Last week, Joe Caprio of InsightSquared joined us in the studio to record our 21st episode of the Bowery Capital Startup Sales Podcast: “Must-Have CRM Fields For Data-Driven Sales Teams.” In this session, we walked through the top CRM data fields that Joe feels have really allowed his sales org to streamline its funnel, highlighting a few that are less commonplace. In this follow-up post, I’ll outline how you can use each to close more deals:
1) Lead Source
This CRM data field indicates where the initial lead came from. It’s standard field in Salesforce (and pretty much every other CRM system), and is also a concept key to marketing automation platforms like Hubspot or Marketo. In fact, amongst all the terms on this list, Lead Source is probably one you already know well. Joe and I discuss it here, however, as it’s the basis for all the others, and step one in determining why you are or aren’t efficiently closing new deals. Lead Source fields will always be pick lists, and will likely include a number of inbound and outbound options, such as—for example—website signups, PPC, or social media. But it’s critical to ensure your list of Sources covers the bases but is tight enough to start seeing actionable trends right away. Joe found that at InsightSquared, for example, customers that used Salesforce as a CRM were much more likely to close. Therefore, outbound calling wasn’t effective until the particular Lead Source was one of their marketing campaigns that only attracted Salesforce users.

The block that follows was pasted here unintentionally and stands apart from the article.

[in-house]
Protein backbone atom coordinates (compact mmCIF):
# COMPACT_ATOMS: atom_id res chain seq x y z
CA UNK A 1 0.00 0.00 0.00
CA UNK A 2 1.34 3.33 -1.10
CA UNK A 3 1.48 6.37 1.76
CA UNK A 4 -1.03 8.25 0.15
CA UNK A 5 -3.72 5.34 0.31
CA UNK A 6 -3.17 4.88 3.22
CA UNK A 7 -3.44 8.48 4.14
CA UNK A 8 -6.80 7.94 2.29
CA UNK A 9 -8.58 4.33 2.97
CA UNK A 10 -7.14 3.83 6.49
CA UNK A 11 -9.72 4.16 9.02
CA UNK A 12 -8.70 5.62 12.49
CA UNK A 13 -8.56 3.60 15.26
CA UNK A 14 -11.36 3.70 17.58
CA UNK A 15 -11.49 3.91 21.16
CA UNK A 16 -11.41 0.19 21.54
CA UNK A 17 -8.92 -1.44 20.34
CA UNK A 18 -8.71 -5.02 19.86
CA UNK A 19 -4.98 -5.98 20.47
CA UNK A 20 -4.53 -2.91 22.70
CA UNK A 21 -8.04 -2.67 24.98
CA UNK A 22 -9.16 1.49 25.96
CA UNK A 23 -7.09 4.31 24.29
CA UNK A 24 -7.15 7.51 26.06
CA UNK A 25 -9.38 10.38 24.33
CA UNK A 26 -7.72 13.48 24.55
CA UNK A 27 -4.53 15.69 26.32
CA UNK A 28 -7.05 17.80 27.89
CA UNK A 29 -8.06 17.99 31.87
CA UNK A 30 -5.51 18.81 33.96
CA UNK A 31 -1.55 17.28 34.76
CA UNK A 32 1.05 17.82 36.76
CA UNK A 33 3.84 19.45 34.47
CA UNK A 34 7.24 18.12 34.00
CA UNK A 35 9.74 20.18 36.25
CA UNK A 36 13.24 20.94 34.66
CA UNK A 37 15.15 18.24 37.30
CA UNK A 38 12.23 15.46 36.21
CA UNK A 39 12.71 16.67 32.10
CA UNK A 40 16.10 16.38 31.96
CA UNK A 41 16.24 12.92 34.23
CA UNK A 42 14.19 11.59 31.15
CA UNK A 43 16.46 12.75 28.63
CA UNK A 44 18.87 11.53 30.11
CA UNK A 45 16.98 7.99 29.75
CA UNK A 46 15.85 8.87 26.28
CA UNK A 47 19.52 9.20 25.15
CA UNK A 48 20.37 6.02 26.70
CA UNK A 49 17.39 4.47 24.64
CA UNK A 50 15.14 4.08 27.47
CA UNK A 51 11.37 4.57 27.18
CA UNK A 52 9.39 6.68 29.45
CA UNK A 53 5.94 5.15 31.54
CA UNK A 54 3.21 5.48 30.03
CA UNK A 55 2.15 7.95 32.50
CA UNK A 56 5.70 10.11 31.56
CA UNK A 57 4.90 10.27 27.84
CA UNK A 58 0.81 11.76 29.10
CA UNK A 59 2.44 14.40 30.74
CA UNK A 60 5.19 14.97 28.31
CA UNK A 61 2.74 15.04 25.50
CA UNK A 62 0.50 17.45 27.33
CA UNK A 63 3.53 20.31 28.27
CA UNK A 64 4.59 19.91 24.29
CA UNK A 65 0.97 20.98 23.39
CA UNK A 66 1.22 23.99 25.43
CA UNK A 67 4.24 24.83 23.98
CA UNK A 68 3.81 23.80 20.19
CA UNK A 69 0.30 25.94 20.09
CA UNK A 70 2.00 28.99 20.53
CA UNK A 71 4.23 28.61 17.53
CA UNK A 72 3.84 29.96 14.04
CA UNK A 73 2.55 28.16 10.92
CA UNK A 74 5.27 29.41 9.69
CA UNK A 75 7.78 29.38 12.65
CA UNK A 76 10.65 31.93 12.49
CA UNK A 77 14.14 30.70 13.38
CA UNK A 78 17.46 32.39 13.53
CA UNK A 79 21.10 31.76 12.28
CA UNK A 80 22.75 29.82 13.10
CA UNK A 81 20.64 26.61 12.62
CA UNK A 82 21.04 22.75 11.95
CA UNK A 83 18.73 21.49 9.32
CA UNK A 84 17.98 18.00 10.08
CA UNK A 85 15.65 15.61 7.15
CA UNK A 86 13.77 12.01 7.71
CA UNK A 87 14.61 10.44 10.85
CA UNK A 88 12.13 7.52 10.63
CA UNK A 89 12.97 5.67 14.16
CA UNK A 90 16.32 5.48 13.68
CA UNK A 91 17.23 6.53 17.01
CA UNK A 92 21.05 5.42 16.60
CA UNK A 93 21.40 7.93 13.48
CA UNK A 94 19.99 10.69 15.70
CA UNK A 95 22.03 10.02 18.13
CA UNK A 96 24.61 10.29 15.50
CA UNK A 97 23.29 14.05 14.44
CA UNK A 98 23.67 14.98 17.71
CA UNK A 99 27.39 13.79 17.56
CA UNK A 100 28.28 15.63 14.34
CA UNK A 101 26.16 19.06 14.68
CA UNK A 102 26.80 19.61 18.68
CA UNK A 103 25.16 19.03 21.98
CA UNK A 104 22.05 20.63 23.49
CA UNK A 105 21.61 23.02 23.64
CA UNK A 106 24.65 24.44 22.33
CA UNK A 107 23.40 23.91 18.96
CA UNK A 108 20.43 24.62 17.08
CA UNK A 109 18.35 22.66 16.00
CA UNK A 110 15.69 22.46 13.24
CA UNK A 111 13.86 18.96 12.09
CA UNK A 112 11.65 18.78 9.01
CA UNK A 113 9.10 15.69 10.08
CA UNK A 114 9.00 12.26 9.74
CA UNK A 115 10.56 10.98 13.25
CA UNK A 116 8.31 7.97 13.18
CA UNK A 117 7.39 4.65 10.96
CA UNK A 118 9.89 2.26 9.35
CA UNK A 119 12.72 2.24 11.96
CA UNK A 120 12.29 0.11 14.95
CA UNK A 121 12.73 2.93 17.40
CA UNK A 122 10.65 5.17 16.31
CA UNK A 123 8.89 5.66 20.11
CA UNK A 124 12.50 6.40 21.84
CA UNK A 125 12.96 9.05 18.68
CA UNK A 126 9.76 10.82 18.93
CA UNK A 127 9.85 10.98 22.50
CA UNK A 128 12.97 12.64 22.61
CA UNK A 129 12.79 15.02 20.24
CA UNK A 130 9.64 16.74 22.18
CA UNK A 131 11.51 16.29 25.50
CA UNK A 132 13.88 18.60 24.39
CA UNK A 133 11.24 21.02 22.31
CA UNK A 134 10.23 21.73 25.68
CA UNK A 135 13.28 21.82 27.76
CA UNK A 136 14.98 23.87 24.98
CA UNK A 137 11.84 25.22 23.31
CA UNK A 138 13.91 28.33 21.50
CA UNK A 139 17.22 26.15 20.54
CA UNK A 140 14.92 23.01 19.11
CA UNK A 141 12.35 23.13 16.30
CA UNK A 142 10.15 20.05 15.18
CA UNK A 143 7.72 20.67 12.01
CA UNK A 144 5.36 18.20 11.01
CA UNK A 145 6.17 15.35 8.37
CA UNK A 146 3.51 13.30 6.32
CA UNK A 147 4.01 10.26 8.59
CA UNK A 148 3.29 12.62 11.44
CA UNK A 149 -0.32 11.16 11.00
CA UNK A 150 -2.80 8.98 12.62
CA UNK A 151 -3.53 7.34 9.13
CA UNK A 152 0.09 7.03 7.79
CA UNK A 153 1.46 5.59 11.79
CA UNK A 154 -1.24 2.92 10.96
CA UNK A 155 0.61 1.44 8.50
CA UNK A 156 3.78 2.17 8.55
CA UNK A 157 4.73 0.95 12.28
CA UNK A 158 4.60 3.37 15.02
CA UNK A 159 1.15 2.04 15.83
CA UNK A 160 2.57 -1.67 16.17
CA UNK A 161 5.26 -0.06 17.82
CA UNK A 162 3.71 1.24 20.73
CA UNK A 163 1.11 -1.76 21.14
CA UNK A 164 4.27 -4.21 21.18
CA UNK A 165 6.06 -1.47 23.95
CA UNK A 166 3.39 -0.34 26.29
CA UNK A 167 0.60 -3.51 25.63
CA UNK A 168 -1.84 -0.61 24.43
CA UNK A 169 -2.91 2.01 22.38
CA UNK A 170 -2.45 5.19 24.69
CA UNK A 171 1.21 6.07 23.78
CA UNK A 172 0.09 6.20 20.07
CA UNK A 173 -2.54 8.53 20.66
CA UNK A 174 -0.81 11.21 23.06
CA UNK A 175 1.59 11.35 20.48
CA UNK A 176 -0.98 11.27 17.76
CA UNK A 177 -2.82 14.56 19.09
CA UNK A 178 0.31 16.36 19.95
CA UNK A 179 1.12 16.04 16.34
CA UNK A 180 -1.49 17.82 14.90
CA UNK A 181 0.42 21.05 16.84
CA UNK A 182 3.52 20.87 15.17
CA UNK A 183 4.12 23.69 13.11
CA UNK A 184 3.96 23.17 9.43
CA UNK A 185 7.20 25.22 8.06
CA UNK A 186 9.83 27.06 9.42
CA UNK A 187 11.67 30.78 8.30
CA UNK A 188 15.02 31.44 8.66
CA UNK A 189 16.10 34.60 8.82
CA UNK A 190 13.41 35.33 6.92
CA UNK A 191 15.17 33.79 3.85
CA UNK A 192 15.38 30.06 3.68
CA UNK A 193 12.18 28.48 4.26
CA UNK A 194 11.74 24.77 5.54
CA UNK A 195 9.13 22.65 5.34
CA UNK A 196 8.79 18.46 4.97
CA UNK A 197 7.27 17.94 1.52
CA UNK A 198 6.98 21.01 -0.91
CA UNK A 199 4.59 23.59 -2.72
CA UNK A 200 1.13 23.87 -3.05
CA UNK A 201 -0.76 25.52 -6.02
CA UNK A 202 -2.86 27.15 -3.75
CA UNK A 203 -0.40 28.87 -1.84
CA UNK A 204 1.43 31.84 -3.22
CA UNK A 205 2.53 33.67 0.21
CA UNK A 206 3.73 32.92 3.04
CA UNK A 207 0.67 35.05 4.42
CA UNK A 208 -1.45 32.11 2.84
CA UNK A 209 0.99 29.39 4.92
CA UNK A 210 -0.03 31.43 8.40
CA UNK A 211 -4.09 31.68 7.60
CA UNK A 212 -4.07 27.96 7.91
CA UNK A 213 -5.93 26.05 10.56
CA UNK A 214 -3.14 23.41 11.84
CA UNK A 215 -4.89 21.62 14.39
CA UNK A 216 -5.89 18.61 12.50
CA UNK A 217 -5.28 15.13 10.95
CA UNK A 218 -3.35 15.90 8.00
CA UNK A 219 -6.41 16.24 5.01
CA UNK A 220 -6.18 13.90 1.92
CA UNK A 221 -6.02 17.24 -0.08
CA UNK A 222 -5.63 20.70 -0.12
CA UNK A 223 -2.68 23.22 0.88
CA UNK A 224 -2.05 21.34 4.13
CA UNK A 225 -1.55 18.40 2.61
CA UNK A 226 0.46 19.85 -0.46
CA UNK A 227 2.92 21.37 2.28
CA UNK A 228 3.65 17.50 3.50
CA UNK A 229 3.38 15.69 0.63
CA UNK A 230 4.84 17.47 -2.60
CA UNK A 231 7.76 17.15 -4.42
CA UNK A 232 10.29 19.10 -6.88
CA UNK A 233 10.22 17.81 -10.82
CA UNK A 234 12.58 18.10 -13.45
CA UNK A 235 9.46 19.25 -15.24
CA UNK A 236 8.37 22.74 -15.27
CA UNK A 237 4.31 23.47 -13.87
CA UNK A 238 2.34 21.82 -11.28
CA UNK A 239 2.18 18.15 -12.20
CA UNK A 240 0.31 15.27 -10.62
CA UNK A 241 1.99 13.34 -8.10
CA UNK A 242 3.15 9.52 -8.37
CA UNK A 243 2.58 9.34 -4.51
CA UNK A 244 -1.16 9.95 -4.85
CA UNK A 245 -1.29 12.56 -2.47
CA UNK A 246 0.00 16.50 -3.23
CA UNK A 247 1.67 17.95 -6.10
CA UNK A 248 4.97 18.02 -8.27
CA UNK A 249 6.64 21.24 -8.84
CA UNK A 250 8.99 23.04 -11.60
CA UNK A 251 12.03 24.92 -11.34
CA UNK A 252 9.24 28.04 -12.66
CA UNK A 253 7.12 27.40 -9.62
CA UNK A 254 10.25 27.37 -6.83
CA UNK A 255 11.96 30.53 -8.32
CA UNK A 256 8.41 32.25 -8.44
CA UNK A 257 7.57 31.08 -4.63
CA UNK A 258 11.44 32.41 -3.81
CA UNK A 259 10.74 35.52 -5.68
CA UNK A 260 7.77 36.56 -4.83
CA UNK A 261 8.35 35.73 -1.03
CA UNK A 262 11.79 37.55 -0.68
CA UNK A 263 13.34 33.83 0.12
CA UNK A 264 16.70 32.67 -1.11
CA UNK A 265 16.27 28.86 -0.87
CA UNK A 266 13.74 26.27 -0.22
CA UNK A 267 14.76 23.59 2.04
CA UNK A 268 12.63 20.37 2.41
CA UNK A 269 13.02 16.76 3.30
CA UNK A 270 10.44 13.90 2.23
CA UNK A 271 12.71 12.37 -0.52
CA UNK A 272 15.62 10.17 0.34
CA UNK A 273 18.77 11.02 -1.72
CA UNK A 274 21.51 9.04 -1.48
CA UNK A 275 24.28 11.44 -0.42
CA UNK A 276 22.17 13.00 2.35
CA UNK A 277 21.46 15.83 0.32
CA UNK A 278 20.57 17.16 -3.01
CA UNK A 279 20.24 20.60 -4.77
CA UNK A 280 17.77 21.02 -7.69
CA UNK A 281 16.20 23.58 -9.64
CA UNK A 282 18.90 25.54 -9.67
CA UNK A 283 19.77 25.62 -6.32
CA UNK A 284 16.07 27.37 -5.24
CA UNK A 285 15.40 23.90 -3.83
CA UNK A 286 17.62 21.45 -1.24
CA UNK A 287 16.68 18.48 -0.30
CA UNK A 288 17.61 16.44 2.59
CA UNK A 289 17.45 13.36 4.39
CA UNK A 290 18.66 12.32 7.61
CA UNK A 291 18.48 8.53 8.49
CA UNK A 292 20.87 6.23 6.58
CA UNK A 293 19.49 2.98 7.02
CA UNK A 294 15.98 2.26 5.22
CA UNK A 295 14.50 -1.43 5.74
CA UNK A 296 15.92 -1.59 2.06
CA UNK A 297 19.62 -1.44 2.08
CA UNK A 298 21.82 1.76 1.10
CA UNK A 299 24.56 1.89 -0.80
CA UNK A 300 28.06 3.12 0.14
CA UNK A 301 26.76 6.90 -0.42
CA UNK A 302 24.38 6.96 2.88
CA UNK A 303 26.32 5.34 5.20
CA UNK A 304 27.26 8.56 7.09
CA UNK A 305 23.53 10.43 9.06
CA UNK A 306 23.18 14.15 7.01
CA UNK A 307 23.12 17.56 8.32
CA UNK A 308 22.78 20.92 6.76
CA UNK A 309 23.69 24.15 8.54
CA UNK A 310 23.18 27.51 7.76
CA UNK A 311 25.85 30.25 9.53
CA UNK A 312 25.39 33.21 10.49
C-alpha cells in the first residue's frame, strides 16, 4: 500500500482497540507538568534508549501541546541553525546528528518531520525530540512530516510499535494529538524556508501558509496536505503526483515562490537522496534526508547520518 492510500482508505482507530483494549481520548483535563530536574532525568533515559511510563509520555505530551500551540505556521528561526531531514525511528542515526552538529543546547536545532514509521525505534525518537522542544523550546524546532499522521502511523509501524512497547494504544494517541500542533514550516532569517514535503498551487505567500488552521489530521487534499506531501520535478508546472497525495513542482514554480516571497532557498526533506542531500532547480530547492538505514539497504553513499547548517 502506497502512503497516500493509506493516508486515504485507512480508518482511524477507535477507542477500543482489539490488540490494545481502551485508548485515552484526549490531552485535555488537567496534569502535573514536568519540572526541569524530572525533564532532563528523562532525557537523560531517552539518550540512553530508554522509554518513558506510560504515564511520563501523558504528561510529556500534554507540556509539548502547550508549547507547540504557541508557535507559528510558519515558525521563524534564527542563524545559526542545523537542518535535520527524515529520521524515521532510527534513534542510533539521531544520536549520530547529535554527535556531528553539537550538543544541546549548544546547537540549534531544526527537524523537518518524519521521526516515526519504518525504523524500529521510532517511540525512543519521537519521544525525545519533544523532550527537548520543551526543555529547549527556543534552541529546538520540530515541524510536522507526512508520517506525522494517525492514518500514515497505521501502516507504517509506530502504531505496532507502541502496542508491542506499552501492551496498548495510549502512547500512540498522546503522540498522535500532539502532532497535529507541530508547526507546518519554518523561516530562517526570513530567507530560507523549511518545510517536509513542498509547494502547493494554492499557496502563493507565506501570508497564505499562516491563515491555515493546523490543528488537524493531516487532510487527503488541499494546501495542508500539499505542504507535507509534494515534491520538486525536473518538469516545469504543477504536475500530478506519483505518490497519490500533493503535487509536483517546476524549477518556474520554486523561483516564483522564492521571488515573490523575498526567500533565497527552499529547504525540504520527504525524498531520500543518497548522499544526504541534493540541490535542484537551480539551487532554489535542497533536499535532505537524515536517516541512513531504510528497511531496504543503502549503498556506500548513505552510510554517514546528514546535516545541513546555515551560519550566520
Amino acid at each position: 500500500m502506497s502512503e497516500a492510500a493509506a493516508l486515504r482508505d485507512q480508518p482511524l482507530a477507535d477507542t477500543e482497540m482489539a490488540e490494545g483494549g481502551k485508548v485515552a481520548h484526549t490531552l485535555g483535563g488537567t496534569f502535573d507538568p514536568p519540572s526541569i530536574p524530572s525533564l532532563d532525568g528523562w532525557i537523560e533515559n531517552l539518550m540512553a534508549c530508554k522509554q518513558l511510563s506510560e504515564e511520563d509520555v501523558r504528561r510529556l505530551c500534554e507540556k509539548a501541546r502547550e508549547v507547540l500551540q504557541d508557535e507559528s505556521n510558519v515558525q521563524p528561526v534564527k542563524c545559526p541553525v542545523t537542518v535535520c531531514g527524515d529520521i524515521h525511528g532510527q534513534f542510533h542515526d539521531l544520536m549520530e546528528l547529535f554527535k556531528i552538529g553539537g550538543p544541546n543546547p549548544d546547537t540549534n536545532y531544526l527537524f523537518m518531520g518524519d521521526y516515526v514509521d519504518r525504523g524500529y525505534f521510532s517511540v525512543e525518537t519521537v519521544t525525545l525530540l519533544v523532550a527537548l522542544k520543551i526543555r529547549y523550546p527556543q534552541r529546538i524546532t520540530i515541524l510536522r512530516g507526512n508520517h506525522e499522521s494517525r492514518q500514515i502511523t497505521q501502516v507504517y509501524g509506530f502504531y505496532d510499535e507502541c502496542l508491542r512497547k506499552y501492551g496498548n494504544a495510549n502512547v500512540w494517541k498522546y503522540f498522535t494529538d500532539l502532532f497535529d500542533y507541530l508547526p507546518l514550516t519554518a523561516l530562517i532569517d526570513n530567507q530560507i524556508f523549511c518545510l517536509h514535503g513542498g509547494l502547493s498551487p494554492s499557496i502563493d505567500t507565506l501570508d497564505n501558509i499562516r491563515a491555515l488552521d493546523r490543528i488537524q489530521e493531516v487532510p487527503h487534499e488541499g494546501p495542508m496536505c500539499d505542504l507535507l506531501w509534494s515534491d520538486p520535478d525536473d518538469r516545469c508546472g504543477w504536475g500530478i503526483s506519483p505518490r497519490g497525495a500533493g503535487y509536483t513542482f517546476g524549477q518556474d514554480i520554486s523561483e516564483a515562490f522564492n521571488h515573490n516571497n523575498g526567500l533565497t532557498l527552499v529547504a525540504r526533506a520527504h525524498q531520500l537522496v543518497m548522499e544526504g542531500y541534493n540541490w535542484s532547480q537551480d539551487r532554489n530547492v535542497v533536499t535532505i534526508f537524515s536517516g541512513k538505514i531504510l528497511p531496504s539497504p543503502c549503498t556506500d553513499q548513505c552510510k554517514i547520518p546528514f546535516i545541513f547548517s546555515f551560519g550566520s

2) Loss Reason
This CRM data field explains the reason(s) why a particular closed deal was not won. It can also sometimes manifest in the form of a Lead Status on leads that have irreparably stalled. Variations of this field are commonly used, but too often teams are either not diligent in mandating that it’s filled, or don’t fill it in a way that is easy to analyze later on (e.g. are you losing deals on price, due to a competitive bid, or because the target wanted a feature that was missing?). These insights can drive key decisions not only in sales but also in finance, marketing and product management. As Joe mentions, in this case and all others, a pick list field type is ideal as it’s easily searchable. But sometimes companies fear they’ll miss out on new Loss Reasons and so will add an “other” option. Go that route, however, and you can expect to see “other” shoot through the roof as reps take the path of least resistance. Protect yourself here by requiring a free-form text description in the case that the rep wants to choose “other.” One other tip from Joe: deals often die due to “Lost Momentum,” but that doesn’t help you much (there’s a reason why contact petered out). To avoid this, consider having a Sales Manager reach out to the dead lead to ask what your rep could have done better; you may hear back with a more helpful Loss Reason, or in a few cases, revive the conversation.
3) Number Of Attempts